National Farmers Union was not pleased and called on the Government to
kill older cows from the food chain. The farmers union cited the sudden
drop in beef sales as consumers buy more lamb, pork, and poultry. Consumer
confidence in beef is at an all time low as is confidence in the
government for its handling of the crisis. Depressed farmers are being
admitted to hospital and a special telephone help line has been
established to provide farmers with advice. The Government's health
secretary said that it was not cows but people who were "going mad."
The frightening situation of mad cow disease may not be that surprising
to us because we already know about the dangers of an animal-based
agricultural system and its impact on human health and the environment.
Also, the practice of feeding diseased sheep to cows for human consumption
does not take place in this country.
All this about federal legislation and the mad cow disease brings me to
this concern: what would happen if a similar catastrophe were to occur in
the United States? How well would we handle a national crisis of similar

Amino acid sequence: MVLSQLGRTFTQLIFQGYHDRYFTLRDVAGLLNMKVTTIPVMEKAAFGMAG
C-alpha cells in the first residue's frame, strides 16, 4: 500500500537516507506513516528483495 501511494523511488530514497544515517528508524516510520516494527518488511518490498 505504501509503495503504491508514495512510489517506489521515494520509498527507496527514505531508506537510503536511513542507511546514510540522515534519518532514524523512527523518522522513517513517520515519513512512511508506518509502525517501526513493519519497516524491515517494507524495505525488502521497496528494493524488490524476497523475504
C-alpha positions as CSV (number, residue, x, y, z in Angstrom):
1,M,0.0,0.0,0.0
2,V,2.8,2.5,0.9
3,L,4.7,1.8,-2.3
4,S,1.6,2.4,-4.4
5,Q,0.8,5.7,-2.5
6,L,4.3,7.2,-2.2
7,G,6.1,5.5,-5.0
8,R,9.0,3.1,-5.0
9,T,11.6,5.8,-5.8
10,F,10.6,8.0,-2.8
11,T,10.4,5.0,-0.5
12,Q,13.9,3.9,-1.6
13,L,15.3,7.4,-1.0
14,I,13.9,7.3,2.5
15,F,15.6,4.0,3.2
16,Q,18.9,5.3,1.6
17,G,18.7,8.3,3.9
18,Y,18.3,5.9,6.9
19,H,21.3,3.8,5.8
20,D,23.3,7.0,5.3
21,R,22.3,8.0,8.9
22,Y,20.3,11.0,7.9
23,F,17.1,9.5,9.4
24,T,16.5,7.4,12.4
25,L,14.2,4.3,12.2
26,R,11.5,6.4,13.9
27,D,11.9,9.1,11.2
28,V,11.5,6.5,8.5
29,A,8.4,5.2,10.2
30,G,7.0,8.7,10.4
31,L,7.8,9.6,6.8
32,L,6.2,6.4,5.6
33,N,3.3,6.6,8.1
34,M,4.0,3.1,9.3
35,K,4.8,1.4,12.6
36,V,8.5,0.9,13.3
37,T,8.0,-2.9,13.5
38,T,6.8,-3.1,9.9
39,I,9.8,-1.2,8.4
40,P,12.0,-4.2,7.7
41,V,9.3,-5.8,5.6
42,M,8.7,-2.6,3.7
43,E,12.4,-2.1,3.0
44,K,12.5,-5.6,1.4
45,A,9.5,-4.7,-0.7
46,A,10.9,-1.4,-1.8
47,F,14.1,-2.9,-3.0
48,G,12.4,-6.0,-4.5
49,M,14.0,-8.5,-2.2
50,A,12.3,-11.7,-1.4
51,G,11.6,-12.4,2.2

magnitude? Do we have the vision and the leadership to respond to such a
There are, of course, already catastrophes involving animals taking
place in the United States as equally devastating as mad cow disease . . .
seven billion chickens slaughtered each year . . . at least 20 million
animals in research laboratories . . . over 12 million unwanted cats and
dogs killed annually . . . These are reasons enough to drive us together
to unite on our one common bond of seeking a better life for animals. But,
so far, we have consistently failed to respond to this leadership
To be sure, we are at a pivotal point in the evolution of the animal